Borax occurs naturally and is also called Tinacal or suhaga. Tinacal contains 45% of borax 

  1. a) Preparation from Boric Acid 

4H3BO3 + Na2CO3 ⎯⎯→ Na2B4O7 + 6H2O + CO2 

  1. b) Basic Nature:- aqueous solution of borax  is alkaline in nature due to its hydrolysis 

Na2B4O7 + 3H2O ⎯⎯→ NaBO2 + 3H3BO3 

NaBO2 + 2H2O NaOH + H3BO3 

Strong alkali

  1. c) Action of heat:

Na2B4O7.10H2O Na2B4O7 2NaBO2 + B2O3 

(Anhydroussodium metaborate) anhydride  basic

Transparent glassy mass 

When hot glassy mass is brought in contact with a coloured salt and heated again in the flame, B2O3 displaces the volatile oxides and reacts with basic oxides to form metaborates. Metaborates of basic radicals show characteristic colours. This test is known as borax bead test.

Colour of metaborates of Cu Fe Co Cr Ni

      Blue Green Blue Green Brown

5. Compounds of Silicon 


5.1 Silicones 

Silicones are organo – silicon polymers containing Si – O – Si linkages. These are formed by the hydrolysis of alkyl or aryl substituted chlorosilanes and their subsequent polymerisation.

R3SiCl R3SiOH 




R2SiCl2 gives rise to straight chain linear polymers 

RSiCl3 gives a complex cross linked polomer 

These polymers are used in water proofing textiles in glassware,  as lubricants and anti foaming agents.

5.2 Silicon Carbide (Carborundum), SiC

It is obtained when a mixture of sand, carbon common salt and saw dust is strongly heated in an electric furnace

SiO2 + 3C ⎯⎯→ SiC + 2CO

It is chemically inert and resists the attack of almost all the reagents

It is used as an abrasive to make grind stones knife sharpness, etc.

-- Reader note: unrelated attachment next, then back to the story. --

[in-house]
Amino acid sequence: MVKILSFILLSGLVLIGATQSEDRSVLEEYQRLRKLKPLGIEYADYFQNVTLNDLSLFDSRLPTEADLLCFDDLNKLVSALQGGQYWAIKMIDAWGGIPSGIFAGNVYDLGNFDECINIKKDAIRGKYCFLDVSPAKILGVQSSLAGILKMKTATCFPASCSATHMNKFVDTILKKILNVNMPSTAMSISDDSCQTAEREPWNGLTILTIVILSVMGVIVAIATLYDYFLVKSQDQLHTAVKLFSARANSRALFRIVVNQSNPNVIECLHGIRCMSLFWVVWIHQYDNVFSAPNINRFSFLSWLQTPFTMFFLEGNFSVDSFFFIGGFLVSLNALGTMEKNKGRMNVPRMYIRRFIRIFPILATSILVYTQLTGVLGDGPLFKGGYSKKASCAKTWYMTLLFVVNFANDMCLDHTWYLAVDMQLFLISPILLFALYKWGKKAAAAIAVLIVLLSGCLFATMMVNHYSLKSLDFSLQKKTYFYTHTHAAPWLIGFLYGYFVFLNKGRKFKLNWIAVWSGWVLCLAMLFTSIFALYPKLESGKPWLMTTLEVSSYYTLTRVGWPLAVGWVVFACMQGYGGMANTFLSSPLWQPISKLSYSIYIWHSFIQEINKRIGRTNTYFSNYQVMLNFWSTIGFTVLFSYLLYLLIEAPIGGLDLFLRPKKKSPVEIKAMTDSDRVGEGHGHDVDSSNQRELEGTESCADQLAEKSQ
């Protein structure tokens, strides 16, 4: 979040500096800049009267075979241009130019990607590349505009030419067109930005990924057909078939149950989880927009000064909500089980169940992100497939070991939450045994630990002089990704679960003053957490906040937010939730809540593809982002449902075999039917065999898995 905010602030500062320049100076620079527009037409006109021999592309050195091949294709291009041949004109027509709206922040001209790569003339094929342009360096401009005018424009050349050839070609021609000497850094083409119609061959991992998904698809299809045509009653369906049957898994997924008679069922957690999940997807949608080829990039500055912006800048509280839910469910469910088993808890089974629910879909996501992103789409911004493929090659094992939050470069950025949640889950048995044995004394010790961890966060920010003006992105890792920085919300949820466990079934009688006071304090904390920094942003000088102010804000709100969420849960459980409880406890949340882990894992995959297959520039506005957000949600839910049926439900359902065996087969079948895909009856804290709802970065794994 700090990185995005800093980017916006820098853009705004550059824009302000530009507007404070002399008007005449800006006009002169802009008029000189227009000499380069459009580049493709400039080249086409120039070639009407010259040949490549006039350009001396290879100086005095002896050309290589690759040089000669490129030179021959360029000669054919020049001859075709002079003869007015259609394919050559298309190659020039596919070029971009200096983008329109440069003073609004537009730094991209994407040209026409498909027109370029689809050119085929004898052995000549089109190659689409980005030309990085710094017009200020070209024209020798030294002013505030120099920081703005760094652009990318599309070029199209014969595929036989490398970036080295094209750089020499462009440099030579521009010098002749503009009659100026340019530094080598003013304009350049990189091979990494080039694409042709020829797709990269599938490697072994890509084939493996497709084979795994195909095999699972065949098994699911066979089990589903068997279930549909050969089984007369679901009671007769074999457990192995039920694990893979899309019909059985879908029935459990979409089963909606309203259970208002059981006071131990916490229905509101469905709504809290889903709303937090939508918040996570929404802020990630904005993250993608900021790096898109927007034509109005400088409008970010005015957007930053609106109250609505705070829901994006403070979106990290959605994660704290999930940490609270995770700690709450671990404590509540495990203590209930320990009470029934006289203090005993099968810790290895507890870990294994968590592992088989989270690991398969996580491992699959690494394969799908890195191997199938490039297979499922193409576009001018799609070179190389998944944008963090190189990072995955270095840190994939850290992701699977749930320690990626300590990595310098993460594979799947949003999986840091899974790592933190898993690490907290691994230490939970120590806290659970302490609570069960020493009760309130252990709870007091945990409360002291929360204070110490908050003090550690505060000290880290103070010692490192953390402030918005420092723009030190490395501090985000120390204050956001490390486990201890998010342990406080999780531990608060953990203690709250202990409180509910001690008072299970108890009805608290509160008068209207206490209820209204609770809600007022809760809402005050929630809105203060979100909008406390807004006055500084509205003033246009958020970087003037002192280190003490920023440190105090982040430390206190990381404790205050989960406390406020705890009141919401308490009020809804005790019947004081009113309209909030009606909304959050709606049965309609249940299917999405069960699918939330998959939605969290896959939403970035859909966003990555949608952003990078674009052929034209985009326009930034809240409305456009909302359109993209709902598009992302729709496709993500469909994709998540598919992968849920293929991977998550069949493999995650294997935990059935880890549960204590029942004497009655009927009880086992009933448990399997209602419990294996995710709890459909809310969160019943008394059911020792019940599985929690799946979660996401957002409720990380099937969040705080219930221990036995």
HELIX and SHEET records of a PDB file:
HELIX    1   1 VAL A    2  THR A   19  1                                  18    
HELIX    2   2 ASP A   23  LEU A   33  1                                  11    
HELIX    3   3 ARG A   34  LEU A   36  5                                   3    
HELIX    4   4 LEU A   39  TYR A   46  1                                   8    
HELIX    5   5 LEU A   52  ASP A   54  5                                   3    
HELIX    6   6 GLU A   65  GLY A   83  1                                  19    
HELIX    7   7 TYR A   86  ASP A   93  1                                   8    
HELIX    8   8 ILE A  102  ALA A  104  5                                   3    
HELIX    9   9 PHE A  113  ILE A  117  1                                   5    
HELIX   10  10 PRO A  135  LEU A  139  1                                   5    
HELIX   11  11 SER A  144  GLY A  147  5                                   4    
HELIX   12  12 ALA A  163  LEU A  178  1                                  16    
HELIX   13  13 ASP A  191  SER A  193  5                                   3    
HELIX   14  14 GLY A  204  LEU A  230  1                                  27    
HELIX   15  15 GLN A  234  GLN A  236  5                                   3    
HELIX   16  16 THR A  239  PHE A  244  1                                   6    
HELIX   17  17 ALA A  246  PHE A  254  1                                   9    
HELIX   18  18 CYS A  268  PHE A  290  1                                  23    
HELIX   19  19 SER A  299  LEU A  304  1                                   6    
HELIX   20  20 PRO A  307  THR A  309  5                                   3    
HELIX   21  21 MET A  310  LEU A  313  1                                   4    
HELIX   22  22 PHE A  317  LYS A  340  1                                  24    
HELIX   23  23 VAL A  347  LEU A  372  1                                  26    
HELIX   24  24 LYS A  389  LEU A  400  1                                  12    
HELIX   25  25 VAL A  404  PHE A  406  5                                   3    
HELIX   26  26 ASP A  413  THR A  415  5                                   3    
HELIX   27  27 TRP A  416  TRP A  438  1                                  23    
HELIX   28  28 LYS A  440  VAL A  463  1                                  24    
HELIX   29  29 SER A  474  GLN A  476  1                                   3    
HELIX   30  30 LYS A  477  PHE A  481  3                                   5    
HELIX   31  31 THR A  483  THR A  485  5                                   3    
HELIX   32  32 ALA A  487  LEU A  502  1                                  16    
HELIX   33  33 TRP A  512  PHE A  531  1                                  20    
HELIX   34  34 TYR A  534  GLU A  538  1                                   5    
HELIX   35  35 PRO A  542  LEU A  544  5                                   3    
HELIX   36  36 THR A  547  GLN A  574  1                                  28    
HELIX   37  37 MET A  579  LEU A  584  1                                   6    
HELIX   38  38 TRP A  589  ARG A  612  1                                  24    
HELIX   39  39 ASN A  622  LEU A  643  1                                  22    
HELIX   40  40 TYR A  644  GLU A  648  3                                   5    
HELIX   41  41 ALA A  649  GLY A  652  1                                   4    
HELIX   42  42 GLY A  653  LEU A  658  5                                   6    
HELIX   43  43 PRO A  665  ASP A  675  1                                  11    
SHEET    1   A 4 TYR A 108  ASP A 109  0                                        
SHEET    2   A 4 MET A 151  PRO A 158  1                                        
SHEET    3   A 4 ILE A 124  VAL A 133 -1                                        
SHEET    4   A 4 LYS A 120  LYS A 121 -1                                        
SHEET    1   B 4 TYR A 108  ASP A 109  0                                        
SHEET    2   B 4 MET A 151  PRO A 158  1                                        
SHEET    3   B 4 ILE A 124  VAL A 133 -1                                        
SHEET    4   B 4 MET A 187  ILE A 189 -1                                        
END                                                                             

1. Compounds of Nitrogen


6.1 Oxides of Nitrogen

Nitrous Oxide (N2O)

It is used for the preparation of azides 

N2O + NaNH2  ⎯⎯→ NaN3 + H2

Nitric oxide (NO) 

The liquid and solid states are diamagnetic, because close dimers are formed 

Reaction with Cl2 

2NO  + Cl2 ⎯⎯→ 2NOCl 

(nitrosyl chloride)

Nitrogen dioxide

The gas condenses to a brown liquid which turns pale on cooling and eventually becomes a colourless solid, due to dimerization.

2NO2 N2O4

Liquid N2O4 is useful as a non – aqueous solvent. It self – ionizes as

N2O4 NO+ + NO3 

acid    base

A typical acid base reaction is 

NOCl + NH4NO3 ⎯⎯→ NH4Cl + N2O4

Acid   base   salt     solvent

Nitrogen trioxide or nitrogen sesquioxide (N2O3)

N2O3 + H2O ⎯⎯→ 2HNO2

(anhydride of nitrous acid)

N2O3 + 2HClO4 ⎯⎯→ 2NO [ClO4]  + H2O

Di nitrogen pentoxide [N2O5]

It is the anhydride of HNO3. It is a strong oxidizing agent 

6.2 Oxy Acids of Nitrogen 


1. H2N2O2 Hyponitrous acid 
2. H2 NO2 Hydronitrous acid 
3. HNO2 Nitrous acid 
4. HNO3 Nitric acid 
5. HNO4 Per nitric acid 
  1. Phosphorus Chemistry

7.1 Oxides of Phosphorus

(White) (Density = 2.1)

(Poisonous) (non poisonous polymer of P4 unit)

Structure of Phosphorus pentoxide (P4O10)

P4O10       + 6H2O ⎯⎯→ 4H3PO4

(anhydride of 

phosphoric  acid)

Phosphorus trioxide : [P4O6]

P4O6 + 6H2O ⎯⎯→ 4H3PO3


P4O6 + 6H2 ⎯⎯→ PH3 +  3H3PO4


7.2 Oxy – Acids of Phosphorus 


1.  H3PO2 Hypophosphorus acid
2. H3PO3 Phosphorus acid
3. H4P2O6 Hypophosphoric acid
4. H3PO4 Orthophosphoric acid
5. H4P2O7 Pyrophosphoric acid